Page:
Mortgage rates are rising, which should push some people who had been waiting to enter the housing market to make the move.
However, just wanting to buy a house does not mean a bank or other lender will actually give you the money. Lending standards, while looser than they were a few years ago, remain fairly tight. That makes it important to have all of your ducks in a row before applying.
Even well-qualified buyers can have problems getting a mortgage if they don't have everything handled properly. In some cases, not having needed documents available can create a roadblock that leads to delays, or even denials. Even with many lenders being more willing to loan to people right on edge when it comes to credit scores or income, overall standards remain much tighter than they were in the pre-2006 housing bubble world.
Fix these three things, and as long as you can actually afford the house you hope to buy, you will be able to get a mortgage. Ignore them, or don't pay them enough attention, and you could end up having to pay a higher interest rate -- or not being approved at all.
Fix your credit score
Aside from income, your credit score is the key metric any lender will use to decide whether your are worthy of a mortgage. Before you know if yours needs fixing, you need to understand what yours is. That's easy to do since many people have a credit card that offers free access to your credit score along with some basic credit report information.
If you don't have that, it's easy enough to get a free copy of your report from all three major credit bureaus. In fact, according to the the Federal Trade Commission (FTC), all Americans are entitled to one free copy of their credit report from each company once every year. You can get access to yours at annualcreditreport.com, "the only authorized website for free credit reports," or by calling 1-877-322-8228. You will need to provide your name, address, social security number, and date of birth to verify your identity.
Once you have your credit reports, you'll want to check it for mistakes. You can't correct things that are true, but sometimes there are items on your report that shouldn't be there. If that happens, it's easy enough to report the problem and make your case to have it removed.
The only other thing you can do in the short term to affect your credit score in a major way is to make sure you pay off all outstanding balances. If you were using more than 20% of your available credit, that could impact your score, and if you were using over 50%, the jump in your credit score can be dramatic.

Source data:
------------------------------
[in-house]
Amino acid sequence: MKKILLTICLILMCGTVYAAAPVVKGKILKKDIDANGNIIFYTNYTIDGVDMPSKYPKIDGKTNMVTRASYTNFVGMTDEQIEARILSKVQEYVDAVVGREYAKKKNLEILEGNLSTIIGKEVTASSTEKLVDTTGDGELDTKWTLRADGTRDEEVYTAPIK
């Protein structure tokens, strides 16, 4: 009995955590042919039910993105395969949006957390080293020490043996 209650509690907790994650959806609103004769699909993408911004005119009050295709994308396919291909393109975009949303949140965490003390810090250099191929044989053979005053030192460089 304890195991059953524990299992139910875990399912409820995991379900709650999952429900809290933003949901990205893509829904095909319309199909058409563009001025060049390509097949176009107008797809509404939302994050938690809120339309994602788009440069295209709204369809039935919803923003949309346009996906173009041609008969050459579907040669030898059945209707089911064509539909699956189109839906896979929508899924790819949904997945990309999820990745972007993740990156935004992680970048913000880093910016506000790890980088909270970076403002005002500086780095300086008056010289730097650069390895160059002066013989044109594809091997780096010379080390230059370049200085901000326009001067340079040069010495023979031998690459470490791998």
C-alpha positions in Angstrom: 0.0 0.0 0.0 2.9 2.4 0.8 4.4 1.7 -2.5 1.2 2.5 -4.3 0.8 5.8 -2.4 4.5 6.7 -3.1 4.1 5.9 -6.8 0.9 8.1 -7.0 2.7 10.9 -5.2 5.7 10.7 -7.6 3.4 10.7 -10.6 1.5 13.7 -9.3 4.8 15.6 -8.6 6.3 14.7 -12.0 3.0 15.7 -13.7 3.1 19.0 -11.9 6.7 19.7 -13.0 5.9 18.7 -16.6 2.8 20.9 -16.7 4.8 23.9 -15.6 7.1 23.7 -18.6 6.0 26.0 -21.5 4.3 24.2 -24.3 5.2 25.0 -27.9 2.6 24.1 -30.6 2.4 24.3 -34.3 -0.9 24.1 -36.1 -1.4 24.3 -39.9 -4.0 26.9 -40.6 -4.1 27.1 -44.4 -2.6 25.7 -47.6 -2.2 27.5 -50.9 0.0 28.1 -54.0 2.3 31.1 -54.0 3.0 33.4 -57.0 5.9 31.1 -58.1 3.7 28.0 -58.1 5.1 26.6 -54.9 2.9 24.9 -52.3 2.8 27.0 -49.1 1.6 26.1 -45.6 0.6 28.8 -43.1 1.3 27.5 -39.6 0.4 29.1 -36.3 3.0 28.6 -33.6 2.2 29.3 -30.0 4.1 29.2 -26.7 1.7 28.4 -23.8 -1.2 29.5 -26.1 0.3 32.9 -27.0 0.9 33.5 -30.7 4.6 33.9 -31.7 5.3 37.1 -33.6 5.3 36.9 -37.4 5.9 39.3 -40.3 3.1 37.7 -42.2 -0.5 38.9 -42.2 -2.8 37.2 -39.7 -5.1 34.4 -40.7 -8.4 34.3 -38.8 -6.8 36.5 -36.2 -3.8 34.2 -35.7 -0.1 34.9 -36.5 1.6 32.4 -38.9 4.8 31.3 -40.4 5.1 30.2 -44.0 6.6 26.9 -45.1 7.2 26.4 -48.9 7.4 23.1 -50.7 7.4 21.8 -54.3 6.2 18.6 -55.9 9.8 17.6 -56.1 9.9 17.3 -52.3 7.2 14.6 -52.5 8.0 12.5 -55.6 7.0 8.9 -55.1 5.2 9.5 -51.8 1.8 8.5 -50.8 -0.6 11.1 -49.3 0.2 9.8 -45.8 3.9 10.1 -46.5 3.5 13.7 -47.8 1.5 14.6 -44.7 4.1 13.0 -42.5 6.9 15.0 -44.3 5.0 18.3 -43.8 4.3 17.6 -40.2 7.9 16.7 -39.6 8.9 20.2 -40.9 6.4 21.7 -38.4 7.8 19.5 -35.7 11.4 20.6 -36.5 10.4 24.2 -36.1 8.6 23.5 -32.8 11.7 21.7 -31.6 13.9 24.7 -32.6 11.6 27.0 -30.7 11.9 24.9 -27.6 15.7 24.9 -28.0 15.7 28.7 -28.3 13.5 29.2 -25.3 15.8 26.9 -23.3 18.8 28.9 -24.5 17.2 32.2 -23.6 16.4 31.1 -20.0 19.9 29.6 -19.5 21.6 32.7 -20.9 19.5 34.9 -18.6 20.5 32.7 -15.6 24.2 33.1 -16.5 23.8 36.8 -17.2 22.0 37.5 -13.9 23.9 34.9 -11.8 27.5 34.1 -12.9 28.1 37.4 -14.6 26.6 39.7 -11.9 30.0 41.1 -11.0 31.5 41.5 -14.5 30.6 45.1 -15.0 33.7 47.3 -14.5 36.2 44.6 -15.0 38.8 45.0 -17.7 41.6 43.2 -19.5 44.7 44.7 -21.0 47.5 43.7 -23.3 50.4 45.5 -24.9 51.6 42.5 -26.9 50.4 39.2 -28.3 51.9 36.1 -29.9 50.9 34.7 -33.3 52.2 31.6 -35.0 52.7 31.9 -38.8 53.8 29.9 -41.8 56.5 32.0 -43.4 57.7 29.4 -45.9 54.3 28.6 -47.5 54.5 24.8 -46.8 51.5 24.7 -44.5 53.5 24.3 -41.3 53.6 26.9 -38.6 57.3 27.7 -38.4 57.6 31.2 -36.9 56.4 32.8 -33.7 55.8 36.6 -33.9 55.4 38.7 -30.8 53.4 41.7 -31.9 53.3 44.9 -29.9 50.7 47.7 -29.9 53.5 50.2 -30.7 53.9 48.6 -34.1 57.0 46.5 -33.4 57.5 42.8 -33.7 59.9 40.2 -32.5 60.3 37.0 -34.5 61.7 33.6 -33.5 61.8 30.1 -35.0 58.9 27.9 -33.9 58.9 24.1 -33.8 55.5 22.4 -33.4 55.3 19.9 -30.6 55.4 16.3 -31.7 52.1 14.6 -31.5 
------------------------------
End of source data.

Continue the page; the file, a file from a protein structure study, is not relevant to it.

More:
Aside from those two things, most credit fixes simply involve time. Pay your bills on time, keep your balances low, and stop applying for new lines of credit. Ideally, you started doing those things a year or even longer before applying for a mortgage, but if you didn't, starting now is better than not starting at all.
Fix your debt-to-income ratio
While credit scores can be a bit mysterious and unpredictable, debt-to-income ratios follow a simple formula. Your debt-to-income ratio is all of the money you owe each month divided by your monthly income. In general, a lender does not want to see this ratio go over 43%, according to the United States Consumer Financial Protection Bureau, but lower is better.
Basically, this is the lender/mortgage company checking to see if you make enough money to cover your potential mortgage. This is an easy number to lower if you have cash on hand beyond your needs for a down payment. Your can lower this ratio by paying off credit card debt (which helps your credit score), paying off any car loans, or settling any other monthly debt you may have.
Have your paperwork ready
Back before the housing bubble burst in late 2006, no-documentation and low-documentation loans were common. Now, most standard loans require a pretty standard set of documentation with little wiggle room.
In general, this includes two current pay stubs (representing a month of earnings) for each borrower, two months of bank statements from all bank accounts, two years of taxes, and documentation on any large amounts of money moved in and out of your accounts. That means you might need a letter from your human resources department explaining a bonus, or one from your grandmother detailing that a gift toward a down payment does not have to be repaid.
Most of these documents are easy enough to come by, but some take a bit of time to acquire. For example, you'll need to show any retirement accounts you have, and if you haven't been saving your statements, some of those companies will only mail statements, so it can take a few days.
All of these documents are easy to access, but having them at the ready makes the mortgage process go much faster. It's also a smart idea to put these together before starting an application for a mortgage, because in general, not having a key document can stop the process dead in its tracks until you supply it.